I believe I have found a Lowick baptismal record for my great great grandfather William Cracket indicating that he was born in Kyloe in 1812 to William Cracket and Isabel, making them my 3x great grandparents. Both were born in the 1790s, William in Lowick and Isabel/Isabella in nearby Holburn. Take a look at my Crackett/Cracket page if you want to see more about how I arrived at this conclusion.
(This is a catch-up post for Thursday 12th April when I missed my postaday).
My initial step in trying to find vital records for William Cracket born in Kyloe, Northumberland between 1807 and 1814 was to track him through the census. I found him at 4 different locations, all mining communities, in each census from 1841 to 1871. To find out more about William’s migration through the mining areas of Northumberland and see how his family grew take a look at my Crackett/Cracket page.
Having identified a new 5x great grandmother Hannah Hunter I have now added Hunter to the surnames in my pedigree and established a Hunter page. I am hoping to find a birth record for Hannah around the 1740s to be able to develop the line further.
(This is a catch-up post for Saturday 7th April when I missed my postaday)
I have now identified a new set of 5x great grandparents: Gabriel Hall and Hannah Hunter of West Todholes, Elsdon, Northumberland. They were married 12 December 1765, so I am now going to look for birth records in the 1740s. The reasoning behind my conclusion that Gabriel and Hannah belong in my tree can be found on my Hall page.
(This is my catch-up post for Friday 6th April when I missed my postaday)
I have now confirmed by viewing microfilm of the parish records that my 4x great grandparents Joseph Hall and Eleanor Thompson had 7 sons and 3 daughters. A full list of their children with baptism dates can be found on my Hall page.
(This is my catch-up post for Tuesday 3rd April when I missed my postaday)
This Easter is the second anniversary of my genealogy activities. It is two years since my first trip to Woodhorn and I think I may have broken through a brick wall yesterday. I believe I may have found my Cracket 3x great grandparents. Still have a couple of things to check before I can confirm the theory.
I expected to find the odd cosmetic adjustment to age somewhere in my tree, but I find that the most creative and irritating of all my age adjusters is great grandfather Robert Webb who either could not count or told big fibs. The few official documents I have managed to find for him indicate that he is the son of Edmund Webb and that he was born in Oldham, Lancashire in 1849, 1850, 1854, 1857 and 1861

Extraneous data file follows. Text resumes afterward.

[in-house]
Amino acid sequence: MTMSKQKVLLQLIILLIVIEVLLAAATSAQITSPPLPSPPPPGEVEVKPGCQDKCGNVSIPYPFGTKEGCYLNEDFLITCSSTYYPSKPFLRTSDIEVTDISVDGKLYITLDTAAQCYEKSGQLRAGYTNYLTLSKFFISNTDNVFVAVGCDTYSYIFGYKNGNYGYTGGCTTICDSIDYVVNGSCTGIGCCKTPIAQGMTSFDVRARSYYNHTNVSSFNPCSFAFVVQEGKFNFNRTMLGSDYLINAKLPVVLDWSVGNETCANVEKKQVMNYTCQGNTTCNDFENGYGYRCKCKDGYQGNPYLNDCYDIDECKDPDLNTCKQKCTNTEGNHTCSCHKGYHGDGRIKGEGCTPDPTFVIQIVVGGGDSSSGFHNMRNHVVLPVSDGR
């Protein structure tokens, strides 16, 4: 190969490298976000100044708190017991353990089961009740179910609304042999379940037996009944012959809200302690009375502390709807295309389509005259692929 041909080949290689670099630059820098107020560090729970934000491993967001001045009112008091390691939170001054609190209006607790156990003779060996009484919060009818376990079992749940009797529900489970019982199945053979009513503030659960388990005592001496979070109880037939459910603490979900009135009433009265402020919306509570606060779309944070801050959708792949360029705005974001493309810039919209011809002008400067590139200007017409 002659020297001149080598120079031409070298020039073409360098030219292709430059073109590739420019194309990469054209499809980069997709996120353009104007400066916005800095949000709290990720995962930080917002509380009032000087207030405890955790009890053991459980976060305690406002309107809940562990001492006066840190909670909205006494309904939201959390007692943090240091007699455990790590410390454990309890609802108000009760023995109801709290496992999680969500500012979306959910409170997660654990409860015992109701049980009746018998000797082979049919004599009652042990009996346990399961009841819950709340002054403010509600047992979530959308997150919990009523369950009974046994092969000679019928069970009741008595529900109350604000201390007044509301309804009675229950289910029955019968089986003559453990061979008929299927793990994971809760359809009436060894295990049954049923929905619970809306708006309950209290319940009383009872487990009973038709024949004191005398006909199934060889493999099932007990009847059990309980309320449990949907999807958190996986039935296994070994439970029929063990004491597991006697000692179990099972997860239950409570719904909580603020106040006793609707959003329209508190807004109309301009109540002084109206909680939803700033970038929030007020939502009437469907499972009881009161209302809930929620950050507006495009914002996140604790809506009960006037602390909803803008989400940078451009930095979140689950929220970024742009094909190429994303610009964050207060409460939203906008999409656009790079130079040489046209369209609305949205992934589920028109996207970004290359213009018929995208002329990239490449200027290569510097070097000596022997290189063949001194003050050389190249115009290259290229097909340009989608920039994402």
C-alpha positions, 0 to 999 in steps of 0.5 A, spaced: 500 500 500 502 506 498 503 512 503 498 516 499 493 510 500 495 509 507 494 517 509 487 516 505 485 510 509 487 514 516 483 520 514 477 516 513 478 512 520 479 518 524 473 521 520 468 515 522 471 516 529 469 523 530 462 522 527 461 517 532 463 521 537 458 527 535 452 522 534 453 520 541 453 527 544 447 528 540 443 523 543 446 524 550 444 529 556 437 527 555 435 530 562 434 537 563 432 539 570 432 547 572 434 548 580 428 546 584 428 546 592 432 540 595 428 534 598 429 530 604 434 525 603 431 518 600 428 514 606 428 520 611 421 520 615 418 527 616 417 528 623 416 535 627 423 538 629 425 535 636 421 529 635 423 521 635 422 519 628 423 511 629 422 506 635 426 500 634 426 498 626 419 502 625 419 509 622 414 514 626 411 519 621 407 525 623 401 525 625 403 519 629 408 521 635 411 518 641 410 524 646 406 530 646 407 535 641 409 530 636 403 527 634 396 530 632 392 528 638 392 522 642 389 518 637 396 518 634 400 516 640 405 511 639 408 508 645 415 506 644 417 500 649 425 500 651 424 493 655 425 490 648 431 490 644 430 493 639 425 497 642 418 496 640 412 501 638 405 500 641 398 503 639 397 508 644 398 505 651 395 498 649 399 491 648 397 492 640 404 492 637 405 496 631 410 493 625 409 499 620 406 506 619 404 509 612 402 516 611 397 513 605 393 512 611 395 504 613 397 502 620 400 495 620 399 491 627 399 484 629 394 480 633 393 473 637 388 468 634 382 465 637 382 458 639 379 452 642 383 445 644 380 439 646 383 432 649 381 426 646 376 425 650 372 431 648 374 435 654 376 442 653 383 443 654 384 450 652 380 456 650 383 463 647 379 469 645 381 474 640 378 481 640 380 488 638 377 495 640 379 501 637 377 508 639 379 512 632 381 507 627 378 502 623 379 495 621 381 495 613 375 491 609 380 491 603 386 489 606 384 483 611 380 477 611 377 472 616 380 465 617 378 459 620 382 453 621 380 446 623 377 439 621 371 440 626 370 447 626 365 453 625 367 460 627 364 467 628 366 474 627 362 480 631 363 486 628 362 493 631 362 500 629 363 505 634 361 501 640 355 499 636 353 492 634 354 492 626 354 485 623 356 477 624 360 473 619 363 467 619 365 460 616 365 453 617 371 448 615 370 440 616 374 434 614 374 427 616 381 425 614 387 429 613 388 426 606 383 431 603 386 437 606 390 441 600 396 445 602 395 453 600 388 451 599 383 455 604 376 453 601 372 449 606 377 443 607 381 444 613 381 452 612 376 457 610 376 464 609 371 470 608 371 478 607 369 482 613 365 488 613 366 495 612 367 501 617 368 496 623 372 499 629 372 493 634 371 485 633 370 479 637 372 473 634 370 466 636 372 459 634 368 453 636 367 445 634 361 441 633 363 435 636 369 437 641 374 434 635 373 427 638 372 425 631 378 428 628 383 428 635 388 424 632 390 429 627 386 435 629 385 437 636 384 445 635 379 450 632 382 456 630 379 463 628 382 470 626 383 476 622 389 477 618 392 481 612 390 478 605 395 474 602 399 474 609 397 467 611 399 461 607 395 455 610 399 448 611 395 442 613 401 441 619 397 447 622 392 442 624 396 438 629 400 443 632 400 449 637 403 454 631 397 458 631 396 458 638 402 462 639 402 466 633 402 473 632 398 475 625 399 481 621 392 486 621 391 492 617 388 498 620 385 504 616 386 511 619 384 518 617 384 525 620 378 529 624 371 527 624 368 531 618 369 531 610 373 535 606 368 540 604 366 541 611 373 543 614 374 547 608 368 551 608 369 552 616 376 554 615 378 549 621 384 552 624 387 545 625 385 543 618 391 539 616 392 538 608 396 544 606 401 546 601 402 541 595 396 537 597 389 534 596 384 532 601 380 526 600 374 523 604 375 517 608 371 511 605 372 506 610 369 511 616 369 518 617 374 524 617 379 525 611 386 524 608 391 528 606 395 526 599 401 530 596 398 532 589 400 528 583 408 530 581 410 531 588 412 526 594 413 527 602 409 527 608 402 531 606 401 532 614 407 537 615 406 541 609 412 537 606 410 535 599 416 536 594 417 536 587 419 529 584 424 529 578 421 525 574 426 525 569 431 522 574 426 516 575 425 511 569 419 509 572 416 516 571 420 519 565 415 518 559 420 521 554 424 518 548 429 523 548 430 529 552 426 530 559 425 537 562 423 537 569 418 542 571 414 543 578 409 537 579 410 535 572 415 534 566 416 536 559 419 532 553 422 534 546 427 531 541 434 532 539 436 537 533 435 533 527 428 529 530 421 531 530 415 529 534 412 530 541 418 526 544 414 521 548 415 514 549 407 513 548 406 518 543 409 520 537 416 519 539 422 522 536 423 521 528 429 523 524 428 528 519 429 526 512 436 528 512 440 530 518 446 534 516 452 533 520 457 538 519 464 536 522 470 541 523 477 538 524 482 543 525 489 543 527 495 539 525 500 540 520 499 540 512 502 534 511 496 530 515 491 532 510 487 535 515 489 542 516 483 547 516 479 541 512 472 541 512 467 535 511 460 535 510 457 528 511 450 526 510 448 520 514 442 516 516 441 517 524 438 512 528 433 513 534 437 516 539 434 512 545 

For more information on this intriguing conundrum take a look at my Brick Wall page.
I have now begun to develop the Thornton page under My Family. The first Thornton in my pedigree is Margaret Jane Thornton born in 1871 in Choppington, Northumberland. I have traced the family further back to Newburn and Hartburn. Margaret Jane Thornton is my matrilineal great grandmother.
How I wish that my ancestors had been more diligent about identifying people and dates on photographs. Looking at my four grandparents and how they tackled naming of the photos they left behind of their parents and siblings I have the following results:
- Crackett – my granda never gave a thought to this sort of thing so what information I do have is gleaned from others, mainly from my father’s cousin who helped to identify a huge heap of photos and gave me some amazing insights.
- Turner – my granny had no time for naming photos either, but fortunately there were a few in her pile that were received from other family members and had been annotated. We have about 50 Turner photos that are now the subject of guesswork.
- Webb – no photos of my granda’s family exist to name. I strongly suspect that my granny consigned what he did have (if any) to the bin at some stage. I wonder if anyone anywhere will ever be able to fill the gap.
- Henderson – even here there are big gaps in putting names to ancestral pictures, but my granny did send photos of her children and grandchildren to relatives around the world with captions on them so subsequent generations are well documented.
A good example of the challenges that all this causes is the photo at the top of my blog. I have all 12 names, but not all of them can be tied in to the right individual. More about that another day.
I only have one Young in my pedigree so far, but hope to find more. Margaret Young born about 1812 in Seghill in Northumberland is my 3x great grandmother.